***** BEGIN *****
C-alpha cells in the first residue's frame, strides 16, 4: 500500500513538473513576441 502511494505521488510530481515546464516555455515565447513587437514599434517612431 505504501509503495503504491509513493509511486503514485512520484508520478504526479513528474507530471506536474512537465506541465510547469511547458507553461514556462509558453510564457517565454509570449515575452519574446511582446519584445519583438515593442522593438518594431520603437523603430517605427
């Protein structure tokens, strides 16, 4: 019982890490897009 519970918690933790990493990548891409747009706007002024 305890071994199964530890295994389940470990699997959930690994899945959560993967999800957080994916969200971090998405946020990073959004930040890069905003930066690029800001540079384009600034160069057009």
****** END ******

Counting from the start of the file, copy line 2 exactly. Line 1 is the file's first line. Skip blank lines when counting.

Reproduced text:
């Protein structure tokens, strides 16, 4: 019982890490897009 519970918690933790990493990548891409747009706007002024 305890071994199964530890295994389940470990699997959930690994899945959560993967999800957080994916969200971090998405946020990073959004930040890069905003930066690029800001540079384009600034160069057009």